But the truth behind my fear is that every child, every human being, needs to be known. We are born with a need to be known intimately, to be known as ourselves apart from every other human being, to be known and to be loved by name, just as we are. We all know that song “Jesus Loves Me”. It’s a children’s song, but it’s comforting sometimes even when you have left childhood far behind you. It’s good to remember that we are loved. But the thing is that being loved doesn’t really mean much if it’s just a package deal, something that we have because we belong to the right institution, like a group discount. It is only comforting for me to sing “Jesus Loves Me” if “me” is Kathryn, a woman, almost 65 years old, mostly Irish, a little bit fat, married for 47 years, with ten kids, who loves Welsh Corgis and books and gardens, who plays piano and guitar and flute but none of them very well, who has a lot of insecurities, who has never been a very good housekeeper, who gets really excited about new ideas, and bakes very good bread. If Jesus really loves this “me”, me, my one and only self, that means that he would know me if I were in a room with a hundred other gray-haired, middle-aged chubby women, or a thousand, or a million, or a billion. And that is exactly what he tells us in his word.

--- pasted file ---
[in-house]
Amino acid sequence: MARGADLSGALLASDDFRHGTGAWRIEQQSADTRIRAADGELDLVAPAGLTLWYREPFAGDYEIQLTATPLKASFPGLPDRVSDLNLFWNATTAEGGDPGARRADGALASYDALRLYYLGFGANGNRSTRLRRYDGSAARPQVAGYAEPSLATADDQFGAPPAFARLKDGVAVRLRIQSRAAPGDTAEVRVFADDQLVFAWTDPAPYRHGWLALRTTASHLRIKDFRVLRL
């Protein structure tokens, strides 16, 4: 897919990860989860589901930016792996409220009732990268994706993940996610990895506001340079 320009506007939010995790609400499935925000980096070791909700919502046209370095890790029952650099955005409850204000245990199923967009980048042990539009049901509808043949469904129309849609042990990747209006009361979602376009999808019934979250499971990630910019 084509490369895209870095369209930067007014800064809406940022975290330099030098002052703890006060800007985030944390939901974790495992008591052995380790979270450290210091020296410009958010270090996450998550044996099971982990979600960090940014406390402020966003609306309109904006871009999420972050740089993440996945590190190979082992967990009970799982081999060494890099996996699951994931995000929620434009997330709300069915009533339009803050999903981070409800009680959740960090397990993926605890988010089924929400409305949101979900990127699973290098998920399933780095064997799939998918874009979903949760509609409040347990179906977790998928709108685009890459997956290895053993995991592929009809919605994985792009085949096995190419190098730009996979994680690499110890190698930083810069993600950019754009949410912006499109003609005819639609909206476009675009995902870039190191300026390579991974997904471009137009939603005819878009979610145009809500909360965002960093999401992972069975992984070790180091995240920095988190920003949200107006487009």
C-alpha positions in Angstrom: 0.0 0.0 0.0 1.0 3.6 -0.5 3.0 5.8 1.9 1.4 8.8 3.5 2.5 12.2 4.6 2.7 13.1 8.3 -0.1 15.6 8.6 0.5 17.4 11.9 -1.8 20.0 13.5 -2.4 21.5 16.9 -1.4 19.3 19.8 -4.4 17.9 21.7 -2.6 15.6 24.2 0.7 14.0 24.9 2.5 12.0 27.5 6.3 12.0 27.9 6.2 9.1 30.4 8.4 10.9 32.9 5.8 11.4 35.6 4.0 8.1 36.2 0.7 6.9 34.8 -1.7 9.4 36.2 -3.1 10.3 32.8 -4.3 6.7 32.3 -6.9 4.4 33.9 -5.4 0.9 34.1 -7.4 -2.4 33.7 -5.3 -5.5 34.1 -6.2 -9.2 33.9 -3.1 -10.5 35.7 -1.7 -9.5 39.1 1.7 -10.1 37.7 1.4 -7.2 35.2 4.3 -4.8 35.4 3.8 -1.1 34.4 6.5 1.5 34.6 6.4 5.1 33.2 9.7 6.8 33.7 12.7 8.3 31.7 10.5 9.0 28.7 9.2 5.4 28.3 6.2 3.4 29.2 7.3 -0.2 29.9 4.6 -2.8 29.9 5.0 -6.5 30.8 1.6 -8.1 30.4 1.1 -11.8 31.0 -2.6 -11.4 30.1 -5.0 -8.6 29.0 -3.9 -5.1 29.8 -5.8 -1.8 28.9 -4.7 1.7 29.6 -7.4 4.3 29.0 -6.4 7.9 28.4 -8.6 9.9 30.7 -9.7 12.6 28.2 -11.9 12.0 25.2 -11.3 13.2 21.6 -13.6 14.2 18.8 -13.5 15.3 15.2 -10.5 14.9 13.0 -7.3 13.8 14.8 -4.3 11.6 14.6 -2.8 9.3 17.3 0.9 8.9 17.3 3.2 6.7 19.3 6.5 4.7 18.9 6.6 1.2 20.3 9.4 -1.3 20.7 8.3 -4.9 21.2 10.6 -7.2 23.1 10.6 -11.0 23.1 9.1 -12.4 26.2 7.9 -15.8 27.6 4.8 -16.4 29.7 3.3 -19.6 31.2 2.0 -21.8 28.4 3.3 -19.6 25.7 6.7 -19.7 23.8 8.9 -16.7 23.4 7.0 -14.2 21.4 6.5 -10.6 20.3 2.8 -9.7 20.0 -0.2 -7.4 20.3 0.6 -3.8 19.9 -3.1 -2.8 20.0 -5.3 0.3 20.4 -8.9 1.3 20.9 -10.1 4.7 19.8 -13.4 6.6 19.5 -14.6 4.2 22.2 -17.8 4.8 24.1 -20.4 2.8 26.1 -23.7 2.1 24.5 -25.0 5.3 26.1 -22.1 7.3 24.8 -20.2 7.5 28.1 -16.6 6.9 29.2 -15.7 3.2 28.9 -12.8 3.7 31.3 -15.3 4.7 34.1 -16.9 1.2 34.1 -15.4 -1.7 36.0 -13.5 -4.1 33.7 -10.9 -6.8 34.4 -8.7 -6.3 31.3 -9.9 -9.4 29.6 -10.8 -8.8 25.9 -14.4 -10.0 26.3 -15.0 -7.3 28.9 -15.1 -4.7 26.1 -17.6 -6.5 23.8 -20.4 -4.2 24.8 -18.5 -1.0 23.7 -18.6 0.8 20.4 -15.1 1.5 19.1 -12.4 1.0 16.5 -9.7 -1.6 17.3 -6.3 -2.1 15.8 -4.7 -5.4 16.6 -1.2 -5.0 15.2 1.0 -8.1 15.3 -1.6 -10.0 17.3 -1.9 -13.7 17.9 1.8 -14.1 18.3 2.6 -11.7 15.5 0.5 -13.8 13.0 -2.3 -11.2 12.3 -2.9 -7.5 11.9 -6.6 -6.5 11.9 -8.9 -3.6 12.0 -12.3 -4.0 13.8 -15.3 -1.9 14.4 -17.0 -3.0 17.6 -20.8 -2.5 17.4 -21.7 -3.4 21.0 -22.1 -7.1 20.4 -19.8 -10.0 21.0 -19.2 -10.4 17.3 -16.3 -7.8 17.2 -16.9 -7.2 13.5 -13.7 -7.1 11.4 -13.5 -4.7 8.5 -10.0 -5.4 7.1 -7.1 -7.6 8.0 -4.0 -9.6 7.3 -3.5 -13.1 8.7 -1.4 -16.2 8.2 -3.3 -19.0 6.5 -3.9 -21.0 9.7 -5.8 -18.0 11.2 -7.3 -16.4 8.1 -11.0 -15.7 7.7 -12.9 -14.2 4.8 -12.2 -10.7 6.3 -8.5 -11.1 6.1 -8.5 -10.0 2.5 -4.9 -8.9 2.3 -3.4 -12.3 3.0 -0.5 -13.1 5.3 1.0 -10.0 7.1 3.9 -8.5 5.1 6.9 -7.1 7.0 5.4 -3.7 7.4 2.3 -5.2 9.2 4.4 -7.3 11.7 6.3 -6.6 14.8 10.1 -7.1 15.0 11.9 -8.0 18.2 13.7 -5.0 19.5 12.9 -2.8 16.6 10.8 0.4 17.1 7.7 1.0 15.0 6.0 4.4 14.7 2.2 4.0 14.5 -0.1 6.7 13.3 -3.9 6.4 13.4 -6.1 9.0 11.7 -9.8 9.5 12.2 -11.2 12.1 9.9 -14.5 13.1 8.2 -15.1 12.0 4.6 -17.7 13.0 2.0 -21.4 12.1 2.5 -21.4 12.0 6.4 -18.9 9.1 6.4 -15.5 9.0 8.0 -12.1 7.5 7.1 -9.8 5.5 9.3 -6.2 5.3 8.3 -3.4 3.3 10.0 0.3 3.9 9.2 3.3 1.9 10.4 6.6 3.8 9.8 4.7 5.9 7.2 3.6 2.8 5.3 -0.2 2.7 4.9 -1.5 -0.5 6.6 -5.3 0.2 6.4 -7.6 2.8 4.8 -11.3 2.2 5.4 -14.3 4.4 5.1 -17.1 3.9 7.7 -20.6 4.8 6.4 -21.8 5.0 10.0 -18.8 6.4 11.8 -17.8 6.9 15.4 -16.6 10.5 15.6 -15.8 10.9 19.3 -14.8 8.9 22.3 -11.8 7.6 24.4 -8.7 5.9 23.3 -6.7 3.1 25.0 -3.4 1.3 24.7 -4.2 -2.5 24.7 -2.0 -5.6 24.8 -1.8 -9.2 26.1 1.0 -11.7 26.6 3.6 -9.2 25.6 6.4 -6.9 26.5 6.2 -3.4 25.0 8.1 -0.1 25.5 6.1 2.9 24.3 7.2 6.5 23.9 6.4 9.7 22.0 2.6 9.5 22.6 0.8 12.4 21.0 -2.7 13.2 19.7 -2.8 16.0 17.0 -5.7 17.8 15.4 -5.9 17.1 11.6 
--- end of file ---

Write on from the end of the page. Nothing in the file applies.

One of the most comforting and reassuring passages in all of Scripture, at least for me, is chapter 49 of Isaiah. God compares himself to the mother of a baby, nursing at his mother’s breast. It is the most tender of pictures. “Can a woman forget her nursing child?” he asks. And the obvious answer is “No, of course not!” But the truth is that there are mothers who fail their children. We are all only human. Some of us have had parents whose lives were so hard that they failed to know us in the way we needed them to. Sometimes our lives are so hard that we are in danger of losing sight of the people who depend on us. The strength of God’s word is that it never sugar-coats the reality of our human condition. “Even these may forget,” he says, “yet I will not forget you. Behold, I have engraved you on the palms of my hands.” That is such a striking image. “God called me even before I was born,” the prophet writes, “from within the womb of my mother he called me by name.”